The player goes to the writer’s home and says to him with humor, “ we had a lunch meeting scheduled, you’re late!” And it worked.

The lesson he draws from this experience is: don’t give up five minutes before the miracle.

Chapter 21: The launch

The book publication is on the right track, Sharon’s expertise opens doors to the best publishers in the United States and the context of the economic crisis is favorable for the publishing of a book about hope: enthusiasm was the flavor of the day for the publishers.

Sharon contributes a variable to the success equation:

((P+T) x A x A ) + B = success

B equals Belief.

Don, Sharon, and Greg look for a publisher with the same belief as them.

They set up a meeting with Buckland in a month’s time, having said to themselves that they will have an offer by then. One month later, they don’t have one…but four!

They agree on which publisher to go with and choose the book’s title: “Three feet from gold!”

As a symbolic gesture, Buckland presents the jacket that initially brought them together, to Greg as a gift: the student becomes the teacher and starts the new chapter of his life.

Book critique of “Three Feet From Gold” by Sharon Lechter and Greg Reid:

This was the first personal development book I read that was “business” orientated. Its solid foundations opened my eyes and provide insight into a world where anything is possible.

I read this book just before losing my job in Brazil. Although I had planned to resign a few months later, it caught me off guard and could have destabilized me. I took a lot of positives from the situation, thanks to this book in particular. I went back to France and realized I wanted to leave the finance industry and get into sales, which I was able to do a few weeks after my return. So, I had found my goal and the how happened all by itself.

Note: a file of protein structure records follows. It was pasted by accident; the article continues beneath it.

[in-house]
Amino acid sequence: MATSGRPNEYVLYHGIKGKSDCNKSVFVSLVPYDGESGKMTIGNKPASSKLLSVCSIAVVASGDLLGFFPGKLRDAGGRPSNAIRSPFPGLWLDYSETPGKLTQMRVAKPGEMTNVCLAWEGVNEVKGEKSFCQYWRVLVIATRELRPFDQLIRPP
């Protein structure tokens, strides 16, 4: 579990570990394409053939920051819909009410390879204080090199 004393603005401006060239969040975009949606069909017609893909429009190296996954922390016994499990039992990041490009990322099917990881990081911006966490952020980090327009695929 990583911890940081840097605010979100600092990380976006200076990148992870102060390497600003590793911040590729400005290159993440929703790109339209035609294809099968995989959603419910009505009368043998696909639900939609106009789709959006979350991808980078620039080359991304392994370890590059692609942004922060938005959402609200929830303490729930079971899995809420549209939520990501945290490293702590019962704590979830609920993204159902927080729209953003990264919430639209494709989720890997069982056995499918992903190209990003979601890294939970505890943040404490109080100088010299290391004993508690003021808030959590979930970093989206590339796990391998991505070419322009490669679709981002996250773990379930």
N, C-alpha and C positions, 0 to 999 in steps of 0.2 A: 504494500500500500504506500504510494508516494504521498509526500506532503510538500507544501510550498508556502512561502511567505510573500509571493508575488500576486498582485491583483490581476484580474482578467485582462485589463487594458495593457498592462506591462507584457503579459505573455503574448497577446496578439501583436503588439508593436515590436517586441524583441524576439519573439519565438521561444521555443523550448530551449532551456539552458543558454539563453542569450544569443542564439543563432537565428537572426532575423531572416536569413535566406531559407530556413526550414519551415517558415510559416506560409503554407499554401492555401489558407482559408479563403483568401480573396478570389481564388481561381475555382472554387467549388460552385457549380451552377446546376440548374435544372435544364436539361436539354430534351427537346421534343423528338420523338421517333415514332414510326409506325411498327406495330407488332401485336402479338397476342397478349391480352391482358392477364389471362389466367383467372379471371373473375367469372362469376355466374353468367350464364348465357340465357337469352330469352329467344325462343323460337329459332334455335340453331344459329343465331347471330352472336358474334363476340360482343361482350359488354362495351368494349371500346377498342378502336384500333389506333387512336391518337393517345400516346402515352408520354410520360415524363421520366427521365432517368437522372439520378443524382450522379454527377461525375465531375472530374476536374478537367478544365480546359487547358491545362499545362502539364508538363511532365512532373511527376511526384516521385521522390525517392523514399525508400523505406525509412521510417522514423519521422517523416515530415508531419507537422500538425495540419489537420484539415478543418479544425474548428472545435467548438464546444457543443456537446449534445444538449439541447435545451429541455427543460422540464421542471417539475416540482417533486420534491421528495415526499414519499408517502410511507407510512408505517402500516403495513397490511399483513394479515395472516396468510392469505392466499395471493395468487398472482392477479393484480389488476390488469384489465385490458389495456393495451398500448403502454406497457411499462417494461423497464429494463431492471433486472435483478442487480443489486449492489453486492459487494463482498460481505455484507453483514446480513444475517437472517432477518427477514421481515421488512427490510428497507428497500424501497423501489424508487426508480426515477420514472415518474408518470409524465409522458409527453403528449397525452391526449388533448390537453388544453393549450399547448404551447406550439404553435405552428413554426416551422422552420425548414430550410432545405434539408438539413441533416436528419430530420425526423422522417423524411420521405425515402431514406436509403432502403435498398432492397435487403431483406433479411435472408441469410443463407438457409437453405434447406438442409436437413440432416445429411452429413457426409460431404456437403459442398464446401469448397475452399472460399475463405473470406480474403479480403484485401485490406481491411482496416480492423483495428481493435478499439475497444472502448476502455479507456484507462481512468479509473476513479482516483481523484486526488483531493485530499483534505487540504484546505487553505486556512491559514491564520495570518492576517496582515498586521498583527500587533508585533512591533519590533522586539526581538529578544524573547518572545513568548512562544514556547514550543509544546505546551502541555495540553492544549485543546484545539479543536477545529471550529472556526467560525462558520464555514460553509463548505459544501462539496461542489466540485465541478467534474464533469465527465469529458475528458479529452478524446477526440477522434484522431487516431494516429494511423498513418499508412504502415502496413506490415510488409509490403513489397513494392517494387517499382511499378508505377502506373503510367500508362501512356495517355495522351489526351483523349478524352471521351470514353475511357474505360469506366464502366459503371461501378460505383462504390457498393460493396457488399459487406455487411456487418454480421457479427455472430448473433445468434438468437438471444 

I read it a second time, a few years later. And, I can safely say that this book gave me new ways of doing things and finding real solutions to use when confronting daily challenges.

I think this book can provide the key to practical solutions when faced with failure, nasty situations, or when one feels like a “victim”.

Strong Points of Three Feet From Gold:
  • A dramatized personal development book, where one can easily identify with Greg and one is swept away in his adventures.
  • Real testimonials
  • Solid examples
  • An alternative, contemporary explanation of Napoleon Hill’s tenets.
Weak Points of Three Feet From Gold:
  • A little bit “soppy”, American-style
  • The eradication of Greg’s financial problems: this is a major part of the book and I would have liked this financial turn-around gone into in more detail.

My rating (Pauline Paris’ rating, from the “changer de travail”  blog) :

attitude winner attitude winner attitude winnerattitude winnerattitude winnerattitude winnerattitude winnerattitude winnerattitude winner

Have you read “Three feet from gold”? How do you rate it?

Mediocre - No interestReasonable - One or two interesting paragraphsIntermediate - Some goods ideasGood - Had changed my life on one practical aspectVery Good - Completely changed my life ! (2 votes, average: 3.00 out of 5)